I'm sorry you are going through this.

Mar 06 14 05:59 pm Link

Photographer

PatRat

Posts: 150

Charleston, South Carolina, US

That's all?

I once worked with a model
whom all that know the whole story refer to as Satan...

I just call her "Miss Most Likely to Nail a Cats Head to my Front Door!"

Ignore her long enough and she will eventually fade into memory..


Ahhh... Good Times!

=^.^=

Mar 06 14 06:13 pm Link

Photographer

altSWANK

Posts: 89

Maplewood, New Jersey, US

UPDATE:  I decided to just send the model the photos that I was submitting to the magazines and call it a day.  I was not rude, just professional and to the point.

She emailed back saying "thank you, these are actually beautiful- congrats!"  Then wanted to know if I would like to be credited and how.  LOL 

She then asked me if I could send her another one of a pose she did on the floor and after that she wouldn't bother me again.

Mar 07 14 08:11 am Link

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Model

Koryn

Posts: 36736

Boston, Massachusetts, US

altSWANK wrote:
UPDATE:  I decided to just send the model the photos that I was submitting to the magazines and call it a day.  I was not rude, just professional and to the point.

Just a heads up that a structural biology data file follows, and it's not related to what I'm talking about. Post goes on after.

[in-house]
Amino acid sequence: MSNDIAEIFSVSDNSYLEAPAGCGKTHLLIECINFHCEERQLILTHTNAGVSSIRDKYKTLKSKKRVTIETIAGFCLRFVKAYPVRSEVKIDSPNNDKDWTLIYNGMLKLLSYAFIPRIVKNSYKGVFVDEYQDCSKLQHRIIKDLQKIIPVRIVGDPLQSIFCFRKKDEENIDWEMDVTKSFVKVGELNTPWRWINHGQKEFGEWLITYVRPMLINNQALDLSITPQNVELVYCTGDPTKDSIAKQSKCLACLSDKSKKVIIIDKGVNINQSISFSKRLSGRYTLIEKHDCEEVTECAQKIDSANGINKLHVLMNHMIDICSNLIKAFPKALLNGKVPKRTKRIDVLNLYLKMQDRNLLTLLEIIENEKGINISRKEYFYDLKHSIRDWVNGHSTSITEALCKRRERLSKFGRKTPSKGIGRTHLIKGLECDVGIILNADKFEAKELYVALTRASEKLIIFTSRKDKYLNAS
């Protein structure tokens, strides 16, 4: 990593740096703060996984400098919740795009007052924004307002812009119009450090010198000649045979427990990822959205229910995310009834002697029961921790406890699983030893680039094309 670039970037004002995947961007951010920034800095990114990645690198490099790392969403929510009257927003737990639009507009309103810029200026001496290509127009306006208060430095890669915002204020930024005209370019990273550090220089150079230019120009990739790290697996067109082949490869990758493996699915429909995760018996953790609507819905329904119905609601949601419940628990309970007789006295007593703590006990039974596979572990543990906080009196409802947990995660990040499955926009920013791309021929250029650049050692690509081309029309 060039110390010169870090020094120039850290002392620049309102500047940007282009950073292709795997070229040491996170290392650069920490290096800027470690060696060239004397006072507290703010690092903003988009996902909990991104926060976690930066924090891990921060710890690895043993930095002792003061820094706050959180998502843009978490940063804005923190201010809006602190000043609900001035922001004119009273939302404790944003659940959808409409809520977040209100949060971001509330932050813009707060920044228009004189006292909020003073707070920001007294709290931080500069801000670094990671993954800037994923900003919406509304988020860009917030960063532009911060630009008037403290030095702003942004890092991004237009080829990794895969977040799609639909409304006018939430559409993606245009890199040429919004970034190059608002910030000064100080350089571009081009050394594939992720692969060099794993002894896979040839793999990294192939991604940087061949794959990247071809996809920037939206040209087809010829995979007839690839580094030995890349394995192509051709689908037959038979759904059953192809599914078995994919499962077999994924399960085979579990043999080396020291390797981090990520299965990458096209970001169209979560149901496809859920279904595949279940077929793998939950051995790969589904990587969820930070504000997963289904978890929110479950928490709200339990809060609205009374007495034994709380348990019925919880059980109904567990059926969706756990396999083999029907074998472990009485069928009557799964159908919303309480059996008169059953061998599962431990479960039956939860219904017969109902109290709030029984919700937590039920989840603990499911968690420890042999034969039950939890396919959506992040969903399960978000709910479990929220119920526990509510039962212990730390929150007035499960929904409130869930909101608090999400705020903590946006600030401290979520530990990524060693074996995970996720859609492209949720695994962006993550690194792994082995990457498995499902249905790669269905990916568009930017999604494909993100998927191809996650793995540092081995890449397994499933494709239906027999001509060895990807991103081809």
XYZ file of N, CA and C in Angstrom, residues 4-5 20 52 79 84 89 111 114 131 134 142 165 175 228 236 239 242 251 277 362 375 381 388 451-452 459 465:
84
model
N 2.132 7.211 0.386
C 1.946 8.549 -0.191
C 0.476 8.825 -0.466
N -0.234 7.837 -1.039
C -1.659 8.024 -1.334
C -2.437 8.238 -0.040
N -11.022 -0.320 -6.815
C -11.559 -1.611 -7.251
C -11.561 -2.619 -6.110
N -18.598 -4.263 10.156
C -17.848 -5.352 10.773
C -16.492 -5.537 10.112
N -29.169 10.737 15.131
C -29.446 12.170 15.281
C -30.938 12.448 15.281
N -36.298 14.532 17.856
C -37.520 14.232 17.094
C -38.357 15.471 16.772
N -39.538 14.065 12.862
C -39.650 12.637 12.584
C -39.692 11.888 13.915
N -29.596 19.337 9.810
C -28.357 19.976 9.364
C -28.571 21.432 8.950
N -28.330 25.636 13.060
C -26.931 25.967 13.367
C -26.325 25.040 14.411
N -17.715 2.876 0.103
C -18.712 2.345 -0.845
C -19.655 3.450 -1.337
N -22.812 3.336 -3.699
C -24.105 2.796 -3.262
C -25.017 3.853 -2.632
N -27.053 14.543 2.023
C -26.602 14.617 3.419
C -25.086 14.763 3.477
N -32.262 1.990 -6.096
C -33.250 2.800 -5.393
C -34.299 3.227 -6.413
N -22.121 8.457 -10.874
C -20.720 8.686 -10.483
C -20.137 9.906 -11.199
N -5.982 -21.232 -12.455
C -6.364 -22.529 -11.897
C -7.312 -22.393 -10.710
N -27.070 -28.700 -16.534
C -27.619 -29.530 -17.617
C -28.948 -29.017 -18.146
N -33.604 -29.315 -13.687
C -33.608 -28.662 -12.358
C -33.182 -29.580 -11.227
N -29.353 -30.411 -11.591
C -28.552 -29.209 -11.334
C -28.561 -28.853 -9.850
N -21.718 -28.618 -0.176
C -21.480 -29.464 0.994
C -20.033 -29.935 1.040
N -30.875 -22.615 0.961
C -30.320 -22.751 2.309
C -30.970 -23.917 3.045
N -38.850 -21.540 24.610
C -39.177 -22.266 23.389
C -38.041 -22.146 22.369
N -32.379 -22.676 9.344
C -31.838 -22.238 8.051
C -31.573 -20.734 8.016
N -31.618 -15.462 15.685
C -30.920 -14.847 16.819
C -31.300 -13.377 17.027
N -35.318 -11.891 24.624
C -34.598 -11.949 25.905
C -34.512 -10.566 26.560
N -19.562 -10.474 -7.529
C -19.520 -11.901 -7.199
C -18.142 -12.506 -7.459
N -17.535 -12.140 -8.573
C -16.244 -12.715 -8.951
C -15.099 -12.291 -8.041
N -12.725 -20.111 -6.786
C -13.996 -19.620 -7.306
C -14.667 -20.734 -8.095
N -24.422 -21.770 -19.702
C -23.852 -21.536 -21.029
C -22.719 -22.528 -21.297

She emailed back saying "thank you, these are actually beautiful- congrats!"  Then wanted to know if I would like to be credited and how.  LOL 

She then asked me if I could send her another one of a pose she did on the floor and after that she wouldn't bother me again.

That wasn't so bad.

Mar 07 14 08:31 am Link

Photographer

Hi_Spade Photography

Posts: 897

Darlington, South Carolina, US

PatRat wrote:
That's all?

I once worked with a model
whom all that know the whole story refer to as Satan...

I just call her "Miss Most Likely to Nail a Cats Head to my Front Door!"

Ignore her long enough and she will eventually fade into memory..


Ahhh... Good Times!

=^.^=

Since you are close to me, I'd love to know who this "Satan/"Miss Most Likely to Nail a Cats Head to my Front Door!" is so I won't make the same mistake you did wink.

Mar 07 14 08:42 am Link

Photographer

Darren Brade

Posts: 2834

London, England, United Kingdom

altSWANK wrote:
UPDATE:  I decided to just send the model the photos that I was submitting to the magazines and call it a day.  I was not rude, just professional and to the point.

She emailed back saying "thank you, these are actually beautiful- congrats!"  Then wanted to know if I would like to be credited and how.  LOL